Posted on Categories Climate Change & Energy, Sustainable LivingTags , , , ,

Fire cause mystery: Winds not 'hurricane strength' as PG&E said

Paul Rogers, Lisa M. Krieger and Matthias Gaffni, BAY AREA NEWS GROUP

Investigators are looking at power line failures as a possible cause of the historic fires.

The heavy winds that downed power lines Sunday night at the start of the deadly wildfires raging across Northern California were far from “hurricane strength,” as PG&E has claimed, according to a review of weather station readings.
On Tuesday, the Bay Area News Group reported that Sonoma County emergency dispatchers sent fire crews to at least 10 reports of downed power lines and exploding transformers as the North Bay fires were starting around 9:22 p.m.
In response, PG&E said that “hurricane strength winds in excess of 75 mph in some cases” had damaged their equipment, but they said it was too early to speculate about what started the fires.
However, wind speeds were only about half that level, as the lines started to come down, the weather station records show. At a weather station in north Santa Rosa where the Tubbs fire started, the peak wind gusts at 9:29 p.m. hit 30 mph. An hour later, they were 41 mph.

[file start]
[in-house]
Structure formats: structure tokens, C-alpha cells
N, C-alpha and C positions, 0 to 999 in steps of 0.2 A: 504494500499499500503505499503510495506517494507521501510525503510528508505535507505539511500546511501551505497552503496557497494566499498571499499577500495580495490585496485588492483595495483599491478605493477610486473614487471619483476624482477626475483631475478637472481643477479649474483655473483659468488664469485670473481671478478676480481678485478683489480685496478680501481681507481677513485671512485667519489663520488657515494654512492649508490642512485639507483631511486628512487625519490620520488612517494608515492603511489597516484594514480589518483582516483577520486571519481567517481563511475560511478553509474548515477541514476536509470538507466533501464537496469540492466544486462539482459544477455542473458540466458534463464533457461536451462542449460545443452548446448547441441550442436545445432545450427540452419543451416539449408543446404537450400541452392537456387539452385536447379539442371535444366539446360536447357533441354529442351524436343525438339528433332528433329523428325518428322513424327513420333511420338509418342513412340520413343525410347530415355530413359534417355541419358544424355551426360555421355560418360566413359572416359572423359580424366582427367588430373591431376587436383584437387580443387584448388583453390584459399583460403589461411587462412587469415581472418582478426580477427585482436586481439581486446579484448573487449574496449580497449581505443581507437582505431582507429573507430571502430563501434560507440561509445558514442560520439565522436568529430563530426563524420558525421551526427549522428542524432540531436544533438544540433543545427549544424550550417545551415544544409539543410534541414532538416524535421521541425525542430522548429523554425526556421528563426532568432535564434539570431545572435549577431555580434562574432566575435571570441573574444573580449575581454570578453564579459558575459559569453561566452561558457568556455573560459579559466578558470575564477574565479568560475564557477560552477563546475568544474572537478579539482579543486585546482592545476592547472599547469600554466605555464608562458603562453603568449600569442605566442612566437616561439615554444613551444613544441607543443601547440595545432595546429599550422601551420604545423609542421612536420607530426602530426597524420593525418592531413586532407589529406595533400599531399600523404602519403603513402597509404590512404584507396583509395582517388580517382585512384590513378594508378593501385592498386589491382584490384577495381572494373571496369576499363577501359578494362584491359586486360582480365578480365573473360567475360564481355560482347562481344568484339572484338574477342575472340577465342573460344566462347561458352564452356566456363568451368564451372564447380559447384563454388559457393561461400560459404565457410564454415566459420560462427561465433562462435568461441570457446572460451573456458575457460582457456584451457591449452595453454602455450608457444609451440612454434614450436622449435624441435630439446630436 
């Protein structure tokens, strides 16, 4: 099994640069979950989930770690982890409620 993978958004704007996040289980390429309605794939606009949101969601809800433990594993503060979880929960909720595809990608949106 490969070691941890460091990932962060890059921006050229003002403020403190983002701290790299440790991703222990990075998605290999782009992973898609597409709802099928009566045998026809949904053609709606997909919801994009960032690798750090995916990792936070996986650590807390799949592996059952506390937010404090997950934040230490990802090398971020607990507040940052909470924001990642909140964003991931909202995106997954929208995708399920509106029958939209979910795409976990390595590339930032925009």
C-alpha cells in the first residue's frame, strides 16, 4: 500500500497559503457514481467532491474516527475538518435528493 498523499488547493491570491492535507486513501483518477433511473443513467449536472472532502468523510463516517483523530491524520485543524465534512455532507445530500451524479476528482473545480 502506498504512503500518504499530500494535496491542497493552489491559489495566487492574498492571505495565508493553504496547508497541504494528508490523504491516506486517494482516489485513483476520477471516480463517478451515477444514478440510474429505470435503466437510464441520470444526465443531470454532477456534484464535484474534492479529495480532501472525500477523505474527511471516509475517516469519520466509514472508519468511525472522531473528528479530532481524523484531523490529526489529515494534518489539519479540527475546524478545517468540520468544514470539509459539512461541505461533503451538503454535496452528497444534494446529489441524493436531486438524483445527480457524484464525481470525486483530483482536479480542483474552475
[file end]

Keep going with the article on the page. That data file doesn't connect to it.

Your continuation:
Similarly, at another weather station east of the city of Napa, on Atlas Peak, where the Atlas fire started, wind gusts at 9:29 p.m. peaked at 32 mph. An hour later they were 30 mph.
Both speeds were substantially under the speed that power lines must be able to withstand winds under state law: at least 56 mph.
Read more at: Fire cause mystery: Winds not ‘hurricane strength’ as PG&E said

Posted on Categories Climate Change & EnergyTags , , , ,

Scientists see climate change in California's wildfires

Debra Kahn  & Anne C. Mulkern, SCIENTIFIC AMERICAN
As wildfires engulf nearly 170,000 acres of Northern California wine country, questions are swirling about the role of climate change in causing damage of historic proportions.
The fires, which started late Sunday night in the hills of Napa and Sonoma counties, quickly ballooned to 22 separate conflagrations in eight counties, killing at least 21 people by Tuesday evening. The Tubbs Fire, in Sonoma County, has been responsible for at least 11 deaths so far, making it the sixth-deadliest fire in state history. Nearly 300 people are still reported missing and 25,000 have been evacuated in Sonoma County alone, with more than 3,500 homes and businesses destroyed.
Strong winds were responsible for the fires’ quick incursion into urban areas, but months of record-high temperatures, preceded by heavy rainfall last winter, also fueled the destructive power of the fire that burned through the region, climate experts said.
Read more at: Scientists See Climate Change in California’s Wildfires – Scientific American